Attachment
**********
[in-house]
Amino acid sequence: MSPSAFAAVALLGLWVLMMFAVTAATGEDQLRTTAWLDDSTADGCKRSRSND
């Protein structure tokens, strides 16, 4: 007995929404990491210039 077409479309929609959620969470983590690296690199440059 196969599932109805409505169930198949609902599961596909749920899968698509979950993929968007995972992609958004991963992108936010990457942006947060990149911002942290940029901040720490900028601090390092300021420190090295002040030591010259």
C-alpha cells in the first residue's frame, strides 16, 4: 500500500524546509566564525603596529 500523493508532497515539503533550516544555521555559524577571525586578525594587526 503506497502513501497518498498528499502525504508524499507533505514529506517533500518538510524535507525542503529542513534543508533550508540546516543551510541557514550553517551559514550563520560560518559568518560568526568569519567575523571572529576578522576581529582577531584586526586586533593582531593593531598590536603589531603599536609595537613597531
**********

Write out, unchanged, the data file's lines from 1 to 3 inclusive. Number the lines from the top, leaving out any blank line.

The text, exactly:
[in-house]
Amino acid sequence: MSPSAFAAVALLGLWVLMMFAVTAATGEDQLRTTAWLDDSTADGCKRSRSND
């Protein structure tokens, strides 16, 4: 007995929404990491210039 077409479309929609959620969470983590690296690199440059 196969599932109805409505169930198949609902599961596909749920899968698509979950993929968007995972992609958004991963992108936010990457942006947060990149911002942290940029901040720490900028601090390092300021420190090295002040030591010259």